The medical records of all patients born between 1 September, 2000, and 31 August, 2002, and undergoing the first stage of Norwood reconstruction, were retrospectively reviewed for details of the perioperative course. We found 99 consecutive patients who met the criterions for inclusion. Hospital mortality for the entire cohort was 15.2%, but was 7.3%, with 4 of 55 dying, in the setting of a "standard" risk profile, as opposed to 25.0% for those with a "high" risk profile, 11 of 44 patients dying in this group. Extracorporeal membrane oxygenation was utilized in 7 patients, with 6 deaths. Median postoperative length of stay in the hospital was 14 days, with a range from 2 to 85 days, and stay in the cardiac intensive care unit was 11 days, with a range from 2 to 85 days. Delayed sternal closure was performed in 18.2%, with a median of 1 day until closure, with a range from zero to 5 days. Excluding isolated delayed sternal closure, and cannulation and decannulation for extracorporeal support, 24 patients underwent 33 cardiothoracic reoperations, including exploration for bleeding in 12, diaphragmatic plication in 4; shunt revision in 4, and other procedures in 13. The median duration of total mechanical ventilation was 4.0 days...Continue Reading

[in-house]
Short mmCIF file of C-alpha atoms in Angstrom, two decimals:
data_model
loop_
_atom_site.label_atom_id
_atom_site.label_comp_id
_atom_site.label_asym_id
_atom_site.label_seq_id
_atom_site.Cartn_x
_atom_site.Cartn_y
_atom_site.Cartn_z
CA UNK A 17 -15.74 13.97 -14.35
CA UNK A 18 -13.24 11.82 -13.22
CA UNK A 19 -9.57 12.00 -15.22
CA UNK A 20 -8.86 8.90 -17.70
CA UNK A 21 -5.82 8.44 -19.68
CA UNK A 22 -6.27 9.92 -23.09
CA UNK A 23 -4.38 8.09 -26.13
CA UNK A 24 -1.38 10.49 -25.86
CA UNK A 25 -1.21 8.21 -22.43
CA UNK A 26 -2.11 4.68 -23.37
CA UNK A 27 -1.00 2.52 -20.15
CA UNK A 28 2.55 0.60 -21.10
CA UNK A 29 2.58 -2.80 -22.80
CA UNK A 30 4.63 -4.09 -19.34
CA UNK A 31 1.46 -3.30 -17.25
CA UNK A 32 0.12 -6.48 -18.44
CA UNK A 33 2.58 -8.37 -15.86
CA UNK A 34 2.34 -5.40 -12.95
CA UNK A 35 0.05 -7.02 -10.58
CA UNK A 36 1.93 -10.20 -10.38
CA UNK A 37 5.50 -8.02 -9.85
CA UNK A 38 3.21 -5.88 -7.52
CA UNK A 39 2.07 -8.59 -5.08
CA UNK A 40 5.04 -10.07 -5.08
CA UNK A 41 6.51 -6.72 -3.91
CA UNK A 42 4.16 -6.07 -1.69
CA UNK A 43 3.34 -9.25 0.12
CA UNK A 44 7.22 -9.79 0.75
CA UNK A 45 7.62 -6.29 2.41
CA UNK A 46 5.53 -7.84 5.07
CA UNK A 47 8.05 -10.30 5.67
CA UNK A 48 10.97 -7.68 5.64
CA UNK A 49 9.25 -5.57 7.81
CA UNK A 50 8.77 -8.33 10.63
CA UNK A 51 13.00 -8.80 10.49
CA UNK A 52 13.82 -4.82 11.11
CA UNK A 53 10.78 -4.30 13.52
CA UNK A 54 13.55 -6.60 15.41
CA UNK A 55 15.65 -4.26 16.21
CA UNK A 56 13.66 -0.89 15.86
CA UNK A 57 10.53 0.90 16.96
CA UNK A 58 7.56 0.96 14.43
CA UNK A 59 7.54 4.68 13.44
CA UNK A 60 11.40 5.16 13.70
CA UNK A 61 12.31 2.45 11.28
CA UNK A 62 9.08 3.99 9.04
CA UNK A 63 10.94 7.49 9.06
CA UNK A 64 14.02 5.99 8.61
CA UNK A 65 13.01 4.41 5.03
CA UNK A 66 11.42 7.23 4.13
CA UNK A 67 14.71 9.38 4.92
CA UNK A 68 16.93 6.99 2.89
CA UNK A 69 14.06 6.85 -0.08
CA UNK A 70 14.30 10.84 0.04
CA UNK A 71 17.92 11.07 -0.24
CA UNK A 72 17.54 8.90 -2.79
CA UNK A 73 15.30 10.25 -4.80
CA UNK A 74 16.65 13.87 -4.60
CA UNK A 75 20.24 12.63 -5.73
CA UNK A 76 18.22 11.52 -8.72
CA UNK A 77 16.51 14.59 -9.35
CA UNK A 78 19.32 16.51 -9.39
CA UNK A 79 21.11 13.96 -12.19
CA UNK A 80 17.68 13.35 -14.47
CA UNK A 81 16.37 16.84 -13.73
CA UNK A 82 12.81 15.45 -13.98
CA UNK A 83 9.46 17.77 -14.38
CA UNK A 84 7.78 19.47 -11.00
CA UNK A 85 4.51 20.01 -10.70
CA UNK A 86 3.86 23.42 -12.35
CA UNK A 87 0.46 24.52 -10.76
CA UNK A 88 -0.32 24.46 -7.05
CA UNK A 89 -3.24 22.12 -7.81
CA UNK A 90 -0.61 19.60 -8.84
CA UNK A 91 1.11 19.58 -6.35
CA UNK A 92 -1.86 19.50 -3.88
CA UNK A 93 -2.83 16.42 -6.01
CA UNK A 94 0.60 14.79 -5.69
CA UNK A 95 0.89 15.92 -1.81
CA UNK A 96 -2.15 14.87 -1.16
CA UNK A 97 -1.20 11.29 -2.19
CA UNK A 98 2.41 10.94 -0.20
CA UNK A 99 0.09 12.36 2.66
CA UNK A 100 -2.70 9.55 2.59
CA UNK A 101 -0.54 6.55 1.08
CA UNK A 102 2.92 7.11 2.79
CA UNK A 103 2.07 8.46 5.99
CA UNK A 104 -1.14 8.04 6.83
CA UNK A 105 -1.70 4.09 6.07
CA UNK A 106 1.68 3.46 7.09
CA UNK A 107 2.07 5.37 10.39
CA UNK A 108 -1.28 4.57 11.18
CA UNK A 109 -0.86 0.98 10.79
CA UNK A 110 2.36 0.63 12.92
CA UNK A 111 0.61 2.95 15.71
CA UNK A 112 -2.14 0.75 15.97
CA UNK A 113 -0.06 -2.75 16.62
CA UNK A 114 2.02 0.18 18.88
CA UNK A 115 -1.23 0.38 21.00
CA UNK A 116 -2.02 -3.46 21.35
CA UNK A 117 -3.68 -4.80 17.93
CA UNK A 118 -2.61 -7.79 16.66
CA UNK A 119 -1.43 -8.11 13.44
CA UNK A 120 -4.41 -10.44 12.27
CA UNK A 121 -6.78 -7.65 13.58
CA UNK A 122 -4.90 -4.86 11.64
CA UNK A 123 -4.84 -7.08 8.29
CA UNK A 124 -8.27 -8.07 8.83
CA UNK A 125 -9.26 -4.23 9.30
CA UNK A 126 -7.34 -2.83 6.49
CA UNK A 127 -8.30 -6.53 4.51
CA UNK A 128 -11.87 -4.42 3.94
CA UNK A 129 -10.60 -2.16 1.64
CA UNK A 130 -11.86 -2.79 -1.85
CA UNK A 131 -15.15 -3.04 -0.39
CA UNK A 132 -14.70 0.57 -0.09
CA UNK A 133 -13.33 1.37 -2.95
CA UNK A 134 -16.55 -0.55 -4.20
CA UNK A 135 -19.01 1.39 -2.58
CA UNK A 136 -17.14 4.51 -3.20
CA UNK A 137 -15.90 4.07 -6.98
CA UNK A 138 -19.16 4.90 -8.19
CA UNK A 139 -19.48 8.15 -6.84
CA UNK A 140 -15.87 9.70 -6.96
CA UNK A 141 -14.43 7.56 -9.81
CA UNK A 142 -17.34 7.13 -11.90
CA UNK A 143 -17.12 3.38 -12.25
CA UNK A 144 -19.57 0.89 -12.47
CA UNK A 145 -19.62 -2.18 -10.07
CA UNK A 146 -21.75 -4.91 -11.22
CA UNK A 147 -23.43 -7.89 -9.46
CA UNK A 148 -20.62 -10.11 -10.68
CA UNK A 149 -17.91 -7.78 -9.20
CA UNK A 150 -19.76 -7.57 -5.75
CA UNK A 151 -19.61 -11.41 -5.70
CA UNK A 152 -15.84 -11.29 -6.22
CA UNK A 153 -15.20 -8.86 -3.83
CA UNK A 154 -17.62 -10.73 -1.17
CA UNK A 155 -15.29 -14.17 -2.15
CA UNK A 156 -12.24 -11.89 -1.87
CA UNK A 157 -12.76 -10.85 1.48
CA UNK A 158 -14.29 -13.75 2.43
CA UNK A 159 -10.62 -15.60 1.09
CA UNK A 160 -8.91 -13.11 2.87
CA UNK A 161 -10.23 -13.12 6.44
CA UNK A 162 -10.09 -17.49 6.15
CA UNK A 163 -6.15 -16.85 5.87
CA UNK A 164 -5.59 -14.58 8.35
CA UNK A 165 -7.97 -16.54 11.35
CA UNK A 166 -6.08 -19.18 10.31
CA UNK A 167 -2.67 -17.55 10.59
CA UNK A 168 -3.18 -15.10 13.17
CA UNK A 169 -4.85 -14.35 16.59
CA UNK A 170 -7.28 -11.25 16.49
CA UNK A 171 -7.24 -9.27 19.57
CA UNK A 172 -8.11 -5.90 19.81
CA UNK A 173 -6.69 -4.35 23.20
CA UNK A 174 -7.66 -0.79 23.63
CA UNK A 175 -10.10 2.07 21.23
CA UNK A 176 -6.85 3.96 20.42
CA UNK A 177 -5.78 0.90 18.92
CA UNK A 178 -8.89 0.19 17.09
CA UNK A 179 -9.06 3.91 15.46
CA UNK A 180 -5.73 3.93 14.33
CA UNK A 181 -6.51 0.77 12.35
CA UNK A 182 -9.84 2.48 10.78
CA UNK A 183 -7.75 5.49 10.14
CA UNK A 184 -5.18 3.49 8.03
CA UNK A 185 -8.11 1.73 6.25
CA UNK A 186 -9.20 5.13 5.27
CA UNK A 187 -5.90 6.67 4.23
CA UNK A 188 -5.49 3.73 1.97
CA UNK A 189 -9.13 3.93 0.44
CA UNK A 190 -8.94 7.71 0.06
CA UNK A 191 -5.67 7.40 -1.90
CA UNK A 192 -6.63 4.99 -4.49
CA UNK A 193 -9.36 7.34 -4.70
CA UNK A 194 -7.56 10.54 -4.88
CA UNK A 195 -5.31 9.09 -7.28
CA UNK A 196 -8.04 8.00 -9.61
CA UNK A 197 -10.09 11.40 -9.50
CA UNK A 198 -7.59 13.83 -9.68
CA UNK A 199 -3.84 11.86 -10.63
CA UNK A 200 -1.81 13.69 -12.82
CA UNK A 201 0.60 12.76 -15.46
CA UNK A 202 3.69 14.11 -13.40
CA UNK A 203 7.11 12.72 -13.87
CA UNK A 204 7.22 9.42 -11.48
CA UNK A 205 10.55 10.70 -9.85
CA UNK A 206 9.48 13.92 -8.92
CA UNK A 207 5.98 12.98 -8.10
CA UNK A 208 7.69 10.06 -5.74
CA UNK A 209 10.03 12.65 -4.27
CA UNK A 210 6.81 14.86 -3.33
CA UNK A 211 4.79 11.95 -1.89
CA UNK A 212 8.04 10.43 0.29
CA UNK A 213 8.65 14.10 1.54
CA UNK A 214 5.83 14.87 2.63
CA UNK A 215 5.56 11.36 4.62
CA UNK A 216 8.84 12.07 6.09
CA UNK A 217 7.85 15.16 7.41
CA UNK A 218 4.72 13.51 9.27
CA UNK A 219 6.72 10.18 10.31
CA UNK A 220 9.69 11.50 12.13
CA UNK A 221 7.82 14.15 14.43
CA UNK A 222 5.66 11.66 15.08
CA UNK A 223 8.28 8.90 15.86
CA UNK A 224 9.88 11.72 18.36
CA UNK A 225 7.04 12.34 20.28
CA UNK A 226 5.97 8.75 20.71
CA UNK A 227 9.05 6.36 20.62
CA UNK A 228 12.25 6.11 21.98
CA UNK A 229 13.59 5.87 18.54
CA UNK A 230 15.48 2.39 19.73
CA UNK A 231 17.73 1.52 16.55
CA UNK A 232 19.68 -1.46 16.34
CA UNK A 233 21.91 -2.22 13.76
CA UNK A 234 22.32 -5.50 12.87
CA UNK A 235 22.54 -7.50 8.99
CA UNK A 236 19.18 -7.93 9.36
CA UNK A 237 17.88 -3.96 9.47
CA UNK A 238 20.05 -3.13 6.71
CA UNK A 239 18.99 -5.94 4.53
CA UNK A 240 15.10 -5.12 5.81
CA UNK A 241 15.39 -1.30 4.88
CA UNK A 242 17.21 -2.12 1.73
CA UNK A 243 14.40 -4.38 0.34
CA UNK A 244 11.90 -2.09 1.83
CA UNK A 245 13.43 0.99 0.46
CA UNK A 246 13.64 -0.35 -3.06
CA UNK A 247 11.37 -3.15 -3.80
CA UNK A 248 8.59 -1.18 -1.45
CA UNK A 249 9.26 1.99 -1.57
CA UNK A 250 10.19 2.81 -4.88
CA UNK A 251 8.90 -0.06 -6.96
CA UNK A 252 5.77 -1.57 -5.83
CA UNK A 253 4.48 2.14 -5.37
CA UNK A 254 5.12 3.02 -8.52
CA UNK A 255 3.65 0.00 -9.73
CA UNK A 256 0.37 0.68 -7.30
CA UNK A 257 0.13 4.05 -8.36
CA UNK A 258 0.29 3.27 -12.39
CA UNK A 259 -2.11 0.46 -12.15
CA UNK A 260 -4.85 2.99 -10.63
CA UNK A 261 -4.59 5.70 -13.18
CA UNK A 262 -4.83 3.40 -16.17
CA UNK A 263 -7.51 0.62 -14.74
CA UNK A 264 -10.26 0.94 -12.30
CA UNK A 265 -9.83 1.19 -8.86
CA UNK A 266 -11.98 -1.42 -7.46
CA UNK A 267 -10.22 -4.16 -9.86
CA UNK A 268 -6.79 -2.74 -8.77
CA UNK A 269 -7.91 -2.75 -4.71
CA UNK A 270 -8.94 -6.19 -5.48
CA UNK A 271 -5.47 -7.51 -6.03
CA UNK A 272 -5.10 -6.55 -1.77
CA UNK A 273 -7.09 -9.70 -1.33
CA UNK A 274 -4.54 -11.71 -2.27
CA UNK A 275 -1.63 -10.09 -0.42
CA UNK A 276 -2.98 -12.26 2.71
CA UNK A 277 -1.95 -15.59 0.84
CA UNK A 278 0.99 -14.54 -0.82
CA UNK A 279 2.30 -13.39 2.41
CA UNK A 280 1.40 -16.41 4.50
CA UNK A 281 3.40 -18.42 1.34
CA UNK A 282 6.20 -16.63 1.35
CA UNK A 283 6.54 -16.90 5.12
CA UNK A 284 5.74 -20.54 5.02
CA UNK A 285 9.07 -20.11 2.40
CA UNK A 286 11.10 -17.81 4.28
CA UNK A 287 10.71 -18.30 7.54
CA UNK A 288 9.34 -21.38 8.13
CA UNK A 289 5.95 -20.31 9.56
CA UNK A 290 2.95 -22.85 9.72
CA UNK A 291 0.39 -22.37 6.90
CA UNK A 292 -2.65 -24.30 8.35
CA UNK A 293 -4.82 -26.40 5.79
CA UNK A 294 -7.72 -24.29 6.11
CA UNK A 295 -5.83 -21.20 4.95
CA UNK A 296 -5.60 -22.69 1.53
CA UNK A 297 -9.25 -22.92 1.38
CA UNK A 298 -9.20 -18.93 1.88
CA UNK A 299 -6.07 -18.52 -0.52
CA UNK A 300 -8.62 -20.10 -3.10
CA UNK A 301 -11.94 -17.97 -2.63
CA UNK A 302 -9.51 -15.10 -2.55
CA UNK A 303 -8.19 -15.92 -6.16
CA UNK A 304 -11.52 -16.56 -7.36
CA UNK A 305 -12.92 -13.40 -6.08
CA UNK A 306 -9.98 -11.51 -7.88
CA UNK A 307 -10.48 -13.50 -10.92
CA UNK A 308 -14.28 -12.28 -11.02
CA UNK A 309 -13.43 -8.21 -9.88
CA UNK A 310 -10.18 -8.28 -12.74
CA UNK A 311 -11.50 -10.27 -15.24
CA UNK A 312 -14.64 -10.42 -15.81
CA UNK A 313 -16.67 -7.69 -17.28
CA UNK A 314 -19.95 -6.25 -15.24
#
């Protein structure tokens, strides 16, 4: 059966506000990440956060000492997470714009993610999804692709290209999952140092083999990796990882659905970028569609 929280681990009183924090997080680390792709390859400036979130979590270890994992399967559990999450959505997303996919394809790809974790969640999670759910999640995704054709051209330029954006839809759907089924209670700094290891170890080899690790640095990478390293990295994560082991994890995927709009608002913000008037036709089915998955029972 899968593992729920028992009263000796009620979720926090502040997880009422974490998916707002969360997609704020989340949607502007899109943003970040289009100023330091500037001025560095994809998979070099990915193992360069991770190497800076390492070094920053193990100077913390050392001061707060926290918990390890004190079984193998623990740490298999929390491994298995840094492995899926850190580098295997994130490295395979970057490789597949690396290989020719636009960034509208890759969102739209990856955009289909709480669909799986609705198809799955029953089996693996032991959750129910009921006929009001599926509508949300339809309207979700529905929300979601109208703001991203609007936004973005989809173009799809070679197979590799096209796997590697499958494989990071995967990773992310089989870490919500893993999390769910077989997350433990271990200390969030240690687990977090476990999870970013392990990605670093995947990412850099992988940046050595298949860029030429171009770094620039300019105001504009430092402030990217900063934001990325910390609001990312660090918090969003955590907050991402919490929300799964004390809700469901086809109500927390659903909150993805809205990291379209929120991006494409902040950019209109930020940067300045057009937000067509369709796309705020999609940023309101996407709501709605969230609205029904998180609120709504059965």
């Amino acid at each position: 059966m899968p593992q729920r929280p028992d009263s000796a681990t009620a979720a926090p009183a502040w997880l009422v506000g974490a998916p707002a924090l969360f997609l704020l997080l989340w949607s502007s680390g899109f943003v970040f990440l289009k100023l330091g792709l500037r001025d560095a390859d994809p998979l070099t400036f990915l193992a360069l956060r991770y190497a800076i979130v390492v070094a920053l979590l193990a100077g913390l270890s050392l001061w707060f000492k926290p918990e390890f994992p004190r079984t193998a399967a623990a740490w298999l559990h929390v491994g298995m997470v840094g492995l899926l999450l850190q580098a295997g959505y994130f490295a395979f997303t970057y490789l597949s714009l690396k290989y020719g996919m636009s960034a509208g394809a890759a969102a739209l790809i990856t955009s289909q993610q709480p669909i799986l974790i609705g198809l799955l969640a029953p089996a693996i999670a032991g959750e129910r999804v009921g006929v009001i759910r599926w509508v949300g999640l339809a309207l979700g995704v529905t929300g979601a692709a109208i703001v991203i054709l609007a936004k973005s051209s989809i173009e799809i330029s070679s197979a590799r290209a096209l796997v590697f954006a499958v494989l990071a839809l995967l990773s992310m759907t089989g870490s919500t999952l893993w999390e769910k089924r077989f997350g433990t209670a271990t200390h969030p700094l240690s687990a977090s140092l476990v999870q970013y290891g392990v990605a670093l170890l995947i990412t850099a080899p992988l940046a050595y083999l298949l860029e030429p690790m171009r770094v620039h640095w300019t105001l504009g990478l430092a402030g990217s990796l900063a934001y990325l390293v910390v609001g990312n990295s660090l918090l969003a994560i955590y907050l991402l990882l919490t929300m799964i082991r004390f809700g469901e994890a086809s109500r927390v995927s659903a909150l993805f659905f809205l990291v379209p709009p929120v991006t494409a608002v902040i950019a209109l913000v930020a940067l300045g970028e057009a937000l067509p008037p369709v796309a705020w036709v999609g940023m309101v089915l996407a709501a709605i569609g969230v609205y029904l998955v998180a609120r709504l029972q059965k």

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Extracorporeal membrane oxygenation after stage I reconstruction for hypoplastic left heart syndrome
Risk adjustment for congenital heart surgery (RACHS): is it useful in a single-center series of newborns as a predictor of outcome in a high-risk population?
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Use of a pressure guidewire to assess pulmonary artery band adequacy in the hybrid stage I procedure for high-risk neonates with hypoplastic left heart syndrome and variants
Resuscitation and perioperative management of the high-risk single ventricle patient: first-stage palliation
Hypothermia During Cardiopulmonary Bypass Increases Need for Inotropic Support but Does Not Impact Inflammation in Children Undergoing Surgical Ventricular Septal Defect Closure
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Birth defects encompass structural and functional alterations that occur during embryonic or fetal development and are present since birth. The cause may be genetic, environmental or unknown and can result in physical and/or mental impairment. Here is the latest research on birth defects.